For others with a troubled family upbringing, it could be quite the opposite. Many people did not have a good relationship with their family and the holidays can bring up a barrage of emotions tied to past physical or mental abuse within the family. In some instances, personal guilt may arise from memories of your own struggle with addiction and the effect it had on your family and relationships. Throwing yourself into a situation with people you haven’t seen for long periods of time can greatly amplify any emotions you have attached to them.
Likewise for many recovering addicts, the holidays can remind them of times of severe overindulgence, past parties and long benders of hardcore substance abuse. This can lead some people to romanticize these past experiences. For someone in recovery this could be a great temptation to relapse back into his or her old habits.
With the right plan, it is absolutely 100% possible to attend holiday gatherings and events without indulging in drug or alcohol use.
Even if you are currently overtaken by your addiction, there is a way to get sober and stay sober, not only for your family members and loved ones, but for yourself as well. We suggest being prepared with a plan to maintain your sobriety and avoid or at least limit your exposure to potential relapse triggers. Be aware of an exit strategy if everything simply becomes too much to handle. Don’t be embarrassed about your struggle. As we all know with addiction, the struggle is a lifetime battle and you should have your exit strategy thought out well in advance. You should spend time thinking about your plan because your sobriety is absolutely worth the extra effort.
Having a concrete plan can help build your personal confidence that you can successfully stay sober. This plan should include:
- Having someone to call for help in case you experience relapse triggers.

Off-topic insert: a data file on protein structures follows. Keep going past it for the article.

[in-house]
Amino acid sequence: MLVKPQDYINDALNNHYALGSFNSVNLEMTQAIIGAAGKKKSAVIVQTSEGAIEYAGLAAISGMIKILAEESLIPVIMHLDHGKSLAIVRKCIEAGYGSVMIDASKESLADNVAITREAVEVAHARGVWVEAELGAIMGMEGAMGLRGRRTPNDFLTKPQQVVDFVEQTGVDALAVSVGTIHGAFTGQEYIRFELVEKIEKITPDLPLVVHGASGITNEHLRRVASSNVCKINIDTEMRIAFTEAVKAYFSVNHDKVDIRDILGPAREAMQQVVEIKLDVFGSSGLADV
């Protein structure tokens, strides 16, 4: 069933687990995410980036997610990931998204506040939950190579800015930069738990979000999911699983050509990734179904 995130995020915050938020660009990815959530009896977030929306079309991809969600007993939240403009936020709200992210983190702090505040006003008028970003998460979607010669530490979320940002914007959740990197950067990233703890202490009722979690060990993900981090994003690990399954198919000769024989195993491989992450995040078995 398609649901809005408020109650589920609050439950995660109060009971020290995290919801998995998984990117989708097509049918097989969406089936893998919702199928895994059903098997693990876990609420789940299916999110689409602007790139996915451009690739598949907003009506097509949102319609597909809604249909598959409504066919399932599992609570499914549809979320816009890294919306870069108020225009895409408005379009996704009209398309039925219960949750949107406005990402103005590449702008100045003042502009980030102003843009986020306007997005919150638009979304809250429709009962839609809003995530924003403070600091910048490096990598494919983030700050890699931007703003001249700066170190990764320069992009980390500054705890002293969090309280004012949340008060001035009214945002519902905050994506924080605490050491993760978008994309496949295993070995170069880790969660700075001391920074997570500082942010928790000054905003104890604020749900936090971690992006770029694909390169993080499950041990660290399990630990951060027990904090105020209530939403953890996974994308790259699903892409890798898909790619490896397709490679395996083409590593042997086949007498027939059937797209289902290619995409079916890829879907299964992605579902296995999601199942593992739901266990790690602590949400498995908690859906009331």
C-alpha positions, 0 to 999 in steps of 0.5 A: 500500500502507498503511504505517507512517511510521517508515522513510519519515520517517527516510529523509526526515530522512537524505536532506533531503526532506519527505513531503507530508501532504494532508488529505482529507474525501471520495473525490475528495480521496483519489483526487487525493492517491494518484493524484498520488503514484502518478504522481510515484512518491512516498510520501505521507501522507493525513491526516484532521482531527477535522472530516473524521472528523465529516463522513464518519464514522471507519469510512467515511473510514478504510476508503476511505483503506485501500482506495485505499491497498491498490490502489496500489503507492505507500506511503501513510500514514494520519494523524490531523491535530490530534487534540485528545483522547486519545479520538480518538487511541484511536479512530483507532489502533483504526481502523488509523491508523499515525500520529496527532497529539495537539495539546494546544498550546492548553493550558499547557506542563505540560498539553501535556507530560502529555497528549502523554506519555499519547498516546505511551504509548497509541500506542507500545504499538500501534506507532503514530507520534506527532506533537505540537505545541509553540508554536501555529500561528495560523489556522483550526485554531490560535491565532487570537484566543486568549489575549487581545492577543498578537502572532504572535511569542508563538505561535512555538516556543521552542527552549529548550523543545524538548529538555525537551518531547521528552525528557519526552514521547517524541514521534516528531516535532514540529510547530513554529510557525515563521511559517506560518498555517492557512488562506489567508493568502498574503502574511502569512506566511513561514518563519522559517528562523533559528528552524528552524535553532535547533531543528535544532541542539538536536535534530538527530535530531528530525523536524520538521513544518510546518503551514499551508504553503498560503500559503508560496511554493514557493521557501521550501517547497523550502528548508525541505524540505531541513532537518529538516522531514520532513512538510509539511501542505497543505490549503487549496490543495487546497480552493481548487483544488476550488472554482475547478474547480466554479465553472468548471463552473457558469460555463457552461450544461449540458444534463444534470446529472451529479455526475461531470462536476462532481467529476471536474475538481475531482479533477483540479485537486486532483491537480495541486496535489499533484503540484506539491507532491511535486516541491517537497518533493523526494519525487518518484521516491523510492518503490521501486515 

- Take a sober friend with you to events, so you don’t feel like you’re the only sober person at the party.
- Formulate a confident, solid response when someone asks why you aren’t drinking or using drugs. *Hint: your answer is more for yourself than it is for them.
- If you know you are going to feel uncomfortable, let the hosts know you can only stay for a short time. This will take pressure off of yourself and you won’t feel like you need to stay to please everyone else.
- Have a non-alcoholic beverage in your hand at all times. Bring your own drinks if you have a preference. Don’t rely upon others to cater to your personal needs.
- Do your best to surround yourself with supportive, loving, caring people. In many instances, reinforcement from family members can be a great help on your path to recovery.
- Eat something sweet to temporarily nullify a craving. This has been shown to be effective in distracting your brain, although temporarily.
- Try to eat healthy and feel healthy. Maintaining a positive, healthy mindset and lifestyle will greatly reduce your urges and cravings. Feeling good is crucial in maintaining sobriety and a sustained recovery.